What is Helm?
If you have used a Linux environment (and it’s safe to assume you have), then you are already acquainted with package managers (apt, yum). Helm basically the same thing, but for Kubernetes. Imagine you want to add MongoDB to your existing Kubernetes implementation, and this resource comes with services, deployments, secrets, stateful sets, etc… Taking the Yaml files of each of these resources and deploying them one by one into your Kubernetes cluster would be both cumbersome and time-consuming. Additionally, this task would also be repetitive since various developers around the world may gather these exact same Yaml files to set up MongoDB over and over again. This is where Helm Charts come in.
What are Helm charts?
A Helm chart is, simply put, a collection of Yaml files. Imagine someone takes all the necessary Yaml files to set up MongoDB and then bundles them into a package. Similar to how normal package managers work, it would then be a simple matter to upload this package into a common repository. Once that’s done, any other developer looking to set up MongoDB would only have to download this package instead of doing the legwork themselves by simply writing:
helm install <chart>
What is a Helm repository?
This is a place where Helm charts are storedm and where you can download them. Artifact Hub is a centralised repository for Helm packages and is extensively used by Kubernetes developers in their daily work.
What is a Helm release?
This is once single instance of a chart. Even within a single Kubernetes cluster, the same chart can be installed multiple times. In order to facilitiate this, each installation is considered to be a release. So if you want 2 instances of MongoDb running in your cluster, it is just a matter of installing the chart twice.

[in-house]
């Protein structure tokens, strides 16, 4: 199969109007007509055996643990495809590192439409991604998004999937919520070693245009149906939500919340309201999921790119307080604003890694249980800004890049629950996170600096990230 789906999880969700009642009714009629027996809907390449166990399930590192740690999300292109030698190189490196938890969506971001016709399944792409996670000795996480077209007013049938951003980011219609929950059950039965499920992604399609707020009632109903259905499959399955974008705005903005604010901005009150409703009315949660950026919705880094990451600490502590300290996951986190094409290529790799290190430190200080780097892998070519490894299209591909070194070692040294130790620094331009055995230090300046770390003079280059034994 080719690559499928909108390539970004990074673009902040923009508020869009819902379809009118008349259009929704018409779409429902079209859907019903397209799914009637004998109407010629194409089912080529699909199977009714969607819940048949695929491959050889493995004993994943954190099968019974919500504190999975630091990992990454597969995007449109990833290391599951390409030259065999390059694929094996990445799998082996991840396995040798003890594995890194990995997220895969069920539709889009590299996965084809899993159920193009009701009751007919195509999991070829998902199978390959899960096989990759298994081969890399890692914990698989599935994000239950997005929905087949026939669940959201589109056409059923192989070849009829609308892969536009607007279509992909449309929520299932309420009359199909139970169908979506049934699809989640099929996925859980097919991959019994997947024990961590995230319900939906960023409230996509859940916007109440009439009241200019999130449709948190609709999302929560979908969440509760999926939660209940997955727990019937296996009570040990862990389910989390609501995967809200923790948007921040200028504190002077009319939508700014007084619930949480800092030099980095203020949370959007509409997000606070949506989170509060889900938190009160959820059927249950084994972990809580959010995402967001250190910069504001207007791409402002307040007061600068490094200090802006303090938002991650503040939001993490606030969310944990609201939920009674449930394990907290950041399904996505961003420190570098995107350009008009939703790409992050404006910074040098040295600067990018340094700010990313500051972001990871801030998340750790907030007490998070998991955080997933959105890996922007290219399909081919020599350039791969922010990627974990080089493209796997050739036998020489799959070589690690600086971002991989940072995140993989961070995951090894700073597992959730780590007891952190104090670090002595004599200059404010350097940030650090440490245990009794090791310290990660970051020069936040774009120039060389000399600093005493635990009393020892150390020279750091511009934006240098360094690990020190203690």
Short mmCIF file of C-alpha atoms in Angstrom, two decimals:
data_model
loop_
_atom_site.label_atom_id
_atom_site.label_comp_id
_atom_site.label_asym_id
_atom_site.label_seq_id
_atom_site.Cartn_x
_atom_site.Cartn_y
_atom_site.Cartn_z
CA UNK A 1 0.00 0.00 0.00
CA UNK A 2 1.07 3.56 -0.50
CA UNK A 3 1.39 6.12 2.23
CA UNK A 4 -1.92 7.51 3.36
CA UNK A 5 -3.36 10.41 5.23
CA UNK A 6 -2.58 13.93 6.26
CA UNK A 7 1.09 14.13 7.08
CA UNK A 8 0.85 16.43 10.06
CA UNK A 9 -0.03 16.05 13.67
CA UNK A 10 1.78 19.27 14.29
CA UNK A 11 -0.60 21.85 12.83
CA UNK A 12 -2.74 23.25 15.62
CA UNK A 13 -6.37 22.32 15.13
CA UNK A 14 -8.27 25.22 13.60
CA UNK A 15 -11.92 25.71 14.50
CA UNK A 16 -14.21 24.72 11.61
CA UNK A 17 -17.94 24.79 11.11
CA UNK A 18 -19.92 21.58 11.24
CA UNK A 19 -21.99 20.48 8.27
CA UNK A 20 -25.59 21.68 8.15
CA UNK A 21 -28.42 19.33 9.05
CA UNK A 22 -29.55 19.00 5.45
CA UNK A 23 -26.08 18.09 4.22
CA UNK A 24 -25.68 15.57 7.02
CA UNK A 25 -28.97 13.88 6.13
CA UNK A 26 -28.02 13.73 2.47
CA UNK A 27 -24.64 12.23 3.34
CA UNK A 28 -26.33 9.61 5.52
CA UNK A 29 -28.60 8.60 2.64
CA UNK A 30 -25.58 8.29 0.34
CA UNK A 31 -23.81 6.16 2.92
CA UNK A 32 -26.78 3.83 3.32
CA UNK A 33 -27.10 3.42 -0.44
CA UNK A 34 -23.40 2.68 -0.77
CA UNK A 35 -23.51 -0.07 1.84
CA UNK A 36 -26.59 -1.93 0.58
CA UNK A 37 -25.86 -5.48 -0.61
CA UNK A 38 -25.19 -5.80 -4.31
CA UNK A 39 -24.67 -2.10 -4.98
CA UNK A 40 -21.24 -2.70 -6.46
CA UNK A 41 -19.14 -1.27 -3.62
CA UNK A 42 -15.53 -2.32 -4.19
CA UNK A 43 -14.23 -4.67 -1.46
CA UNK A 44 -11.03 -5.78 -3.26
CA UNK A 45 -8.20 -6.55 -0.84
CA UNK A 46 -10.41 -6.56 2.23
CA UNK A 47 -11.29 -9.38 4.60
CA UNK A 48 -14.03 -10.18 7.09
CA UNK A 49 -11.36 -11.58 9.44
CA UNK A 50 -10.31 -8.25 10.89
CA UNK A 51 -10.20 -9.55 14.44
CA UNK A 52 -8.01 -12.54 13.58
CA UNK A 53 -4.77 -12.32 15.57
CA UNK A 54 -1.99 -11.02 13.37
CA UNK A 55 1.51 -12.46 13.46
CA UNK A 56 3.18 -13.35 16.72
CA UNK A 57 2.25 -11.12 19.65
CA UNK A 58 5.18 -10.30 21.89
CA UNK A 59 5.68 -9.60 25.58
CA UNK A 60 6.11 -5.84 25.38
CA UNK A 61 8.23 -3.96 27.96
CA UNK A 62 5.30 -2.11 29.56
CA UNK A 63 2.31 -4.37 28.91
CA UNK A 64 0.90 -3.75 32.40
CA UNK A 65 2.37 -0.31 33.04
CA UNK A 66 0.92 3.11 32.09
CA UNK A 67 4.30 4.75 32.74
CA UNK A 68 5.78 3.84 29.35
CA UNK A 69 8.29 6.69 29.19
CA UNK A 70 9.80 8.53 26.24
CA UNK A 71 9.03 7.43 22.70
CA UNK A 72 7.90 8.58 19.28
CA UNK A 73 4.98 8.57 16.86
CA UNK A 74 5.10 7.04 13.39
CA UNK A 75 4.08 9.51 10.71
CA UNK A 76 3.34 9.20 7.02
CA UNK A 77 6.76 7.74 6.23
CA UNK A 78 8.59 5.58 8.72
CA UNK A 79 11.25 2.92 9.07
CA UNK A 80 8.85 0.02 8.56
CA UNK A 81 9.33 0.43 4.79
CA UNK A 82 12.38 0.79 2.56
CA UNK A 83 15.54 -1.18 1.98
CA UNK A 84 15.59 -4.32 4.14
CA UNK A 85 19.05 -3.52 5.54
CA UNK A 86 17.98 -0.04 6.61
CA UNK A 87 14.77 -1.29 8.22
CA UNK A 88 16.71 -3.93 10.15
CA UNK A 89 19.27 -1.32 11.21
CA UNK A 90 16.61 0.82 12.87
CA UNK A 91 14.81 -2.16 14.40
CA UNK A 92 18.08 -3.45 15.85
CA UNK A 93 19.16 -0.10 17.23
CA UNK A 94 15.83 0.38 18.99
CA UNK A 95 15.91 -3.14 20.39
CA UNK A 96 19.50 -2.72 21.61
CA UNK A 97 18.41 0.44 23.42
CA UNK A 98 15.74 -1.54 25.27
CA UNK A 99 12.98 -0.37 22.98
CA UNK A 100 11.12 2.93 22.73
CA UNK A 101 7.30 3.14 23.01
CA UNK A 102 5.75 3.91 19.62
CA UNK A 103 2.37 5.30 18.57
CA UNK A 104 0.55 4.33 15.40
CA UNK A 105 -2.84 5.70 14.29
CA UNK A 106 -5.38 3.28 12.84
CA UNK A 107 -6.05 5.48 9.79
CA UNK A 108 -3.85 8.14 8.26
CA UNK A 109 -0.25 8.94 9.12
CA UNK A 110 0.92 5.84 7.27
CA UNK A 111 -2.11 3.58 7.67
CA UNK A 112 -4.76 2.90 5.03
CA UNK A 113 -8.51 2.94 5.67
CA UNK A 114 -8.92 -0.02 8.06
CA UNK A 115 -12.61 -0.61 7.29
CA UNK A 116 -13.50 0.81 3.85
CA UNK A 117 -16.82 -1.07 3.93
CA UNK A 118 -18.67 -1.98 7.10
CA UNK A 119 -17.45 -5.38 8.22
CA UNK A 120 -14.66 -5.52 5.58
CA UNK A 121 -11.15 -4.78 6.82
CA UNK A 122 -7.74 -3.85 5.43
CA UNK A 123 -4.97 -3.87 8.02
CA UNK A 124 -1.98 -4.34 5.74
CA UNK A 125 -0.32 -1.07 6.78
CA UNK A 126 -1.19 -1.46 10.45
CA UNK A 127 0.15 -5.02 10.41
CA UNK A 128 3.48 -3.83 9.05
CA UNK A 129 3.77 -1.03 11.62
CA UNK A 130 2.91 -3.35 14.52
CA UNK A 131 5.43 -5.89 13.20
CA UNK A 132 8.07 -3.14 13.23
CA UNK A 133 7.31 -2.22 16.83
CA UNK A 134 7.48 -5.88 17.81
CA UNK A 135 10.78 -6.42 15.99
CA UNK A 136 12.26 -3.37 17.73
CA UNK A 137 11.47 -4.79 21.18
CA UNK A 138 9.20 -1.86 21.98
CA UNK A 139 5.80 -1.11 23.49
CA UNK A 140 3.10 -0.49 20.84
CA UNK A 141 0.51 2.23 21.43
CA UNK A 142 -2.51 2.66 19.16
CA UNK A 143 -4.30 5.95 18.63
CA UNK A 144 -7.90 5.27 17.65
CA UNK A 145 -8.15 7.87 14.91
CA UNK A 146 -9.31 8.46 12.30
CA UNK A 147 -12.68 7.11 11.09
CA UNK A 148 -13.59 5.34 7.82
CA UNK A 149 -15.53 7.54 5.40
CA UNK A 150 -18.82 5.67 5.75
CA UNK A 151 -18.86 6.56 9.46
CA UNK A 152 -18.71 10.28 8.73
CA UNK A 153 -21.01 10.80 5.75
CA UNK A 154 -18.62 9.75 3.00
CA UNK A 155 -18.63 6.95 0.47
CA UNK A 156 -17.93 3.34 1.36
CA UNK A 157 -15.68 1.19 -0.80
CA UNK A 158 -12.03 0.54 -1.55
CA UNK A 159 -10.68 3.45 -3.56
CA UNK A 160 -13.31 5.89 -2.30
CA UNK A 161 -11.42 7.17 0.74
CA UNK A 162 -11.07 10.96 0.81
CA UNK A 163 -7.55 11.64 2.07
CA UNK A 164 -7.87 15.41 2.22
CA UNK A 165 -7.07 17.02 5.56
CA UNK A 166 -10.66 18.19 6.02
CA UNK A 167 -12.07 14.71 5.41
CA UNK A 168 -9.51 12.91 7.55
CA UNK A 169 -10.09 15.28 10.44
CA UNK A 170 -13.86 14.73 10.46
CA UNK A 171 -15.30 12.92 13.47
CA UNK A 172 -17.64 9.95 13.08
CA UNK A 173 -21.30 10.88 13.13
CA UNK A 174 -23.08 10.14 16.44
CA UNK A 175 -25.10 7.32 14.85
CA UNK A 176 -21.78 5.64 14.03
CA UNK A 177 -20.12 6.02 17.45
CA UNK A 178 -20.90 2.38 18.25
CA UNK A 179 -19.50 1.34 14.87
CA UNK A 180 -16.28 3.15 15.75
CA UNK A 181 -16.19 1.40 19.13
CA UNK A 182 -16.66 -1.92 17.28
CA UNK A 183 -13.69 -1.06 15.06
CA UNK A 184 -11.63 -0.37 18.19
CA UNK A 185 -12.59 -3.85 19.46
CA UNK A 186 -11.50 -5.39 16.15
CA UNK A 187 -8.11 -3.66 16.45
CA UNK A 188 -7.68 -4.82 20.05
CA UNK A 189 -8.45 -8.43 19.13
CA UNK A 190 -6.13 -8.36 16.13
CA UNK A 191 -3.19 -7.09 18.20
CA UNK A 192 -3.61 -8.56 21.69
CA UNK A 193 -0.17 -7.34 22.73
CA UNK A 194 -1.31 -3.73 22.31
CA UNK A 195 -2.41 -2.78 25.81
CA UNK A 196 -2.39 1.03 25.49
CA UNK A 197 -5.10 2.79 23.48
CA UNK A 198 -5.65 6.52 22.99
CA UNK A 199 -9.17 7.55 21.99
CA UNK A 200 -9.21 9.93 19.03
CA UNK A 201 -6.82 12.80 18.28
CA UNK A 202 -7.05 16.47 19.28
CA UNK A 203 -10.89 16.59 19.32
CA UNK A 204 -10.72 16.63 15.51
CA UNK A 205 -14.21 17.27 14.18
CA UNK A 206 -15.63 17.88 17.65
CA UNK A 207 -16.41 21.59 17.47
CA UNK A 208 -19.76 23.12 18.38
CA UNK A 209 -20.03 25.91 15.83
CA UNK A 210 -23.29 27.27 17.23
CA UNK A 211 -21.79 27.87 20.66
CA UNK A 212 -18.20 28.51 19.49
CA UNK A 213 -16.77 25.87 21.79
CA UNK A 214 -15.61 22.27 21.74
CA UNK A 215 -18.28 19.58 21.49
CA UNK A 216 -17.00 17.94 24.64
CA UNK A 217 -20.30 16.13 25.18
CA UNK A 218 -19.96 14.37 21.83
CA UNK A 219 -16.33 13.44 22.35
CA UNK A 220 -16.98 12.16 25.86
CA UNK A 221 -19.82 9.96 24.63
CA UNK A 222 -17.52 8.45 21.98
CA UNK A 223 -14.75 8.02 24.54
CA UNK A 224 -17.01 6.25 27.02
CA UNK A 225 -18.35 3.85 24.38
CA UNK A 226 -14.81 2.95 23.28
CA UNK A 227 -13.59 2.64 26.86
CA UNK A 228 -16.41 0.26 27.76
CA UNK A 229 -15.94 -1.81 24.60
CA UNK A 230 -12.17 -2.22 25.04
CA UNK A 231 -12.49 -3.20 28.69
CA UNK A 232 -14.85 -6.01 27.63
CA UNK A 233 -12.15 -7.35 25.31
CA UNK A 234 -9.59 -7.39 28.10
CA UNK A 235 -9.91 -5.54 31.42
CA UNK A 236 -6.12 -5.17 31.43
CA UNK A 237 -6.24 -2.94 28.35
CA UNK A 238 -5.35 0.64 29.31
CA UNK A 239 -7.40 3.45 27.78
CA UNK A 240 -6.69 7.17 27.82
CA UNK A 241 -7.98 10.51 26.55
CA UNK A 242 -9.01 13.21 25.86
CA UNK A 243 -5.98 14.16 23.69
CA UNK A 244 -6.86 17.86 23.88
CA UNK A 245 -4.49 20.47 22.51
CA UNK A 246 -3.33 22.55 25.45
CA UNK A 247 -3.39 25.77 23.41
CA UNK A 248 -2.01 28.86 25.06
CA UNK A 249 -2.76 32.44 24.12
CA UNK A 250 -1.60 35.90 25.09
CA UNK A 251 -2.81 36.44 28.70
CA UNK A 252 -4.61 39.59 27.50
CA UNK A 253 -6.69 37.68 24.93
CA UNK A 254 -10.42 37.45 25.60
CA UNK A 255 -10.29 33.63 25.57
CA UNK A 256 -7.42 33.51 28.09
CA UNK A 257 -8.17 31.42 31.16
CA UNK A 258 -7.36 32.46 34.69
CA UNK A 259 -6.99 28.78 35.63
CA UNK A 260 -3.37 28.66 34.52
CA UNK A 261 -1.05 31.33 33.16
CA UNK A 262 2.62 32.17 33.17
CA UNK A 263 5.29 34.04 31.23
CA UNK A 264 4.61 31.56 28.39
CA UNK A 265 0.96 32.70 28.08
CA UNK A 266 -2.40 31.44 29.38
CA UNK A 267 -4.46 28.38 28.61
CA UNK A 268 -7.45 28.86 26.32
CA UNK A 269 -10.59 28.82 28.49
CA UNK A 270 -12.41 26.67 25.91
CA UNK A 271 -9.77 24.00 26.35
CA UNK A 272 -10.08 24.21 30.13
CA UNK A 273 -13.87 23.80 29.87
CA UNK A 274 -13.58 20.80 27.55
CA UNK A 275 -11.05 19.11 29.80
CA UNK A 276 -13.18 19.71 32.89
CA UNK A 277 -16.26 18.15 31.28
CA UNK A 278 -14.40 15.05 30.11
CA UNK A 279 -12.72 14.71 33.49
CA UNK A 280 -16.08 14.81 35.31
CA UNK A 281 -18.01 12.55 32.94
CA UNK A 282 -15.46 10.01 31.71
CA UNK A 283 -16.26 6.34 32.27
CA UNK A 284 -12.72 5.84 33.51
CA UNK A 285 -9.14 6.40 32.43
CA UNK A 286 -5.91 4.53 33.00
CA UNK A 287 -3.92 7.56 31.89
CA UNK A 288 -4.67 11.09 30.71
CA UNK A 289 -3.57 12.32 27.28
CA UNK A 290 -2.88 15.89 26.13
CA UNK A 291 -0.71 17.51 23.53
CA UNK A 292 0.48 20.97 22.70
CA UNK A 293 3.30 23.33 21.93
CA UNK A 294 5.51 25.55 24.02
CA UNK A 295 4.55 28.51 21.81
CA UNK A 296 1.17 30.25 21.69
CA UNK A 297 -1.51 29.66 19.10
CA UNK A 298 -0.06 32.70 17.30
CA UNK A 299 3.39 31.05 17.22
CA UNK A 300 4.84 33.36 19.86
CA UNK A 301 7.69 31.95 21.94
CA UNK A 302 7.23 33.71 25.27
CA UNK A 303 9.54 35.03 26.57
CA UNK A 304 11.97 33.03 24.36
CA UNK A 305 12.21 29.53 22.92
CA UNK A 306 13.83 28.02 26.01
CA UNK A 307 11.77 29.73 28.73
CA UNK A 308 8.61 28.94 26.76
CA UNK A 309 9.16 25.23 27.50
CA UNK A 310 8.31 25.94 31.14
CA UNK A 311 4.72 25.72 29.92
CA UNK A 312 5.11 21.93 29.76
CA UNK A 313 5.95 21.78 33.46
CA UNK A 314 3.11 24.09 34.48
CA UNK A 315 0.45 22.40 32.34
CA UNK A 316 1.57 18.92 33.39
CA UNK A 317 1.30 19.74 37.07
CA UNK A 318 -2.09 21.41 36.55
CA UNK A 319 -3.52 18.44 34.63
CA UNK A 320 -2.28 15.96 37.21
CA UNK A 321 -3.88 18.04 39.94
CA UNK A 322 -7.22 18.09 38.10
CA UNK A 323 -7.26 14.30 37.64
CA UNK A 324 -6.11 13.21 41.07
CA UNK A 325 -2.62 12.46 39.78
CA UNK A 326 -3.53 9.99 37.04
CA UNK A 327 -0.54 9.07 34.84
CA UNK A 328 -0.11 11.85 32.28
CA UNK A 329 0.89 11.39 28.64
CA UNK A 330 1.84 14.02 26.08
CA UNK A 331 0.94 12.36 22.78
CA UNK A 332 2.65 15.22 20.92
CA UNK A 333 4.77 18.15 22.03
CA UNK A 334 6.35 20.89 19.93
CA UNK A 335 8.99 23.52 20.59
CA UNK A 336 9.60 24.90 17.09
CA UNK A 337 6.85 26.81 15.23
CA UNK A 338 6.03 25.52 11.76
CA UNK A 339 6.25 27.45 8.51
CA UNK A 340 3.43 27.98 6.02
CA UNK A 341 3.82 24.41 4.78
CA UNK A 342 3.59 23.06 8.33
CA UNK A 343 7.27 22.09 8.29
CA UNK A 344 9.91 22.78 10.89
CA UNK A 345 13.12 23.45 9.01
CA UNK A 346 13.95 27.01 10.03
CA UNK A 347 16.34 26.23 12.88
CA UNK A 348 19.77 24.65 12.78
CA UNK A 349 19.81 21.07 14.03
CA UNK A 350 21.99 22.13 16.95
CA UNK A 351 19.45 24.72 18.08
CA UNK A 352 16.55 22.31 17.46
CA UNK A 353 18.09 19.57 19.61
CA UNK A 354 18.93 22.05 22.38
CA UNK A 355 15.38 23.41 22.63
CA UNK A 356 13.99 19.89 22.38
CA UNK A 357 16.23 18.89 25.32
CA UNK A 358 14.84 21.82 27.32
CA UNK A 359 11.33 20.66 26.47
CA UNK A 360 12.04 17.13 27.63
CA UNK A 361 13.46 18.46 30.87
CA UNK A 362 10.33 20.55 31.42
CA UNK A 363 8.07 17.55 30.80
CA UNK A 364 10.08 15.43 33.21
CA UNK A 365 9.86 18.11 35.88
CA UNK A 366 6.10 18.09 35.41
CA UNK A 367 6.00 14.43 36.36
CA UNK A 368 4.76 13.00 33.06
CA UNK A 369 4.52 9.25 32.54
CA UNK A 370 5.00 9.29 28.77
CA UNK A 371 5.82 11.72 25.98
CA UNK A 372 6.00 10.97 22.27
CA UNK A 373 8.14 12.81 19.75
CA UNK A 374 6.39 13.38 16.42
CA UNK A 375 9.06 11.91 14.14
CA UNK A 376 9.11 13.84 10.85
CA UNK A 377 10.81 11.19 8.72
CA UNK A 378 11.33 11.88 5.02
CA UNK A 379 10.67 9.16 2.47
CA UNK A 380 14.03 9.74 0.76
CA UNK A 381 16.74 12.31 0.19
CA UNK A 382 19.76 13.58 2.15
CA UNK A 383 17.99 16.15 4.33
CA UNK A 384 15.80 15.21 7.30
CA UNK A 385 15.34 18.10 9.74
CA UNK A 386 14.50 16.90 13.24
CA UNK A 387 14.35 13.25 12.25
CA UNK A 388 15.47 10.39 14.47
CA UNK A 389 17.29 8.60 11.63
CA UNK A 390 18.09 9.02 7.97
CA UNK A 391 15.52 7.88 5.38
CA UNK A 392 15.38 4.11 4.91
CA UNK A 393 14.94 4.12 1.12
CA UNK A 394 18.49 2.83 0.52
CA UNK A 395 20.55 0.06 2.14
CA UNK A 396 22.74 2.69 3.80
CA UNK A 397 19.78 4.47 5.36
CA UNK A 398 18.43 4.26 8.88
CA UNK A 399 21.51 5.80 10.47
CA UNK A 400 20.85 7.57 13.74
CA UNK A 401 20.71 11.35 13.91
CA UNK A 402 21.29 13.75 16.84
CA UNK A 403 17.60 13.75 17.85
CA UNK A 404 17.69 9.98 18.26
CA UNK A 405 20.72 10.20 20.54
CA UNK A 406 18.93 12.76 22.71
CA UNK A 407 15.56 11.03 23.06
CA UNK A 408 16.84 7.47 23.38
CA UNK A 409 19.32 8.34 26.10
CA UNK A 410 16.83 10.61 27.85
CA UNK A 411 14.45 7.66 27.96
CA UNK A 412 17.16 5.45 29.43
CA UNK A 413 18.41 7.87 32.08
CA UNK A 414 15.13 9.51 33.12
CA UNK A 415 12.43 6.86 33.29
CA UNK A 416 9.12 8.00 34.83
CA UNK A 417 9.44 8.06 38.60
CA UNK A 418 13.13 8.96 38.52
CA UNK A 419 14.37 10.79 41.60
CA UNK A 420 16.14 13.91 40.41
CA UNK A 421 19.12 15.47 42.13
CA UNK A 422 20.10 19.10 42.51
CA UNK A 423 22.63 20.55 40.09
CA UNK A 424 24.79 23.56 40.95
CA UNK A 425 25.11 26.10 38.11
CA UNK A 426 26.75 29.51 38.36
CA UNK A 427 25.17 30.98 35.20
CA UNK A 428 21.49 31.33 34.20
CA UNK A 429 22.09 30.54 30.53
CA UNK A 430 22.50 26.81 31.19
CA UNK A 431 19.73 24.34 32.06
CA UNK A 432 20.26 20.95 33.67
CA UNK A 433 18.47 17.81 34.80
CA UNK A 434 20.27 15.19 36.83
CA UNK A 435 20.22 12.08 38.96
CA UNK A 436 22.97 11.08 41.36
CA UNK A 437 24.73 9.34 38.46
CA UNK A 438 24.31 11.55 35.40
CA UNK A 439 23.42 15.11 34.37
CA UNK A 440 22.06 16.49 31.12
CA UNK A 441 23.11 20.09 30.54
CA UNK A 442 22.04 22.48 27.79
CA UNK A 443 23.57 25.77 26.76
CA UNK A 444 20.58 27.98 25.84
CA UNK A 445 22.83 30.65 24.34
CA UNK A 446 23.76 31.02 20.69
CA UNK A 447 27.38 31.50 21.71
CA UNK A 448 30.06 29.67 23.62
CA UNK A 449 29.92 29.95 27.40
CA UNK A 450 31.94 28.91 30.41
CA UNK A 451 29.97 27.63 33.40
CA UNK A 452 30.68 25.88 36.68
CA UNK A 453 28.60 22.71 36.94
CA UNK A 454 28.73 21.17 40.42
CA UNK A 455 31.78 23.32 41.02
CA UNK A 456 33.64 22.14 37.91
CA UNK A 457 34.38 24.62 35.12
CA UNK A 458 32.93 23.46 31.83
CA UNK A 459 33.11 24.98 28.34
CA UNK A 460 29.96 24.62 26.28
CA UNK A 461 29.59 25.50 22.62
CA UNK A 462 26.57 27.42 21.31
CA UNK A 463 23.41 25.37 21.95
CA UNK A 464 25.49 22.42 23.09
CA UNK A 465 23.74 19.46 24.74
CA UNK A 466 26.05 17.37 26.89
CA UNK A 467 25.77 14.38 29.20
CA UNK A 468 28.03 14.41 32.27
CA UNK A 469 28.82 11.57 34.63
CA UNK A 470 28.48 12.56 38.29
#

Helm as a templating engine
If you have used Kubernetes for even a simple project, you would have noticed that the Yaml files you create for various resources tend to get repetitive. For instance, deployment files may be identical to each other apart from the image they use. This means you would end up creating a deployment file for each image even though they have only minor differences. Helm can step into the rescue here as well, by introducing templating to Yaml’s. Now, you could get rid of all the duplicates and replace them with a single Yaml file. But what about the parts that are different? Well, Helm allows you to dynamically set those values. So instead of hardcoding the image name like this:
... spec: containers: - name: nginx image: nginx ...
You could convert it into a template:
... spec: containers: - name: image: ...
Then set the name and image dynamically.
Now that we have a broad understanding of how Helm works, let’s first install a helm chart and see what this is all about, before taking a deep-dive into the specifics, starting with a deeper introduction to Helm charts.
Next: Installing a Helm Chart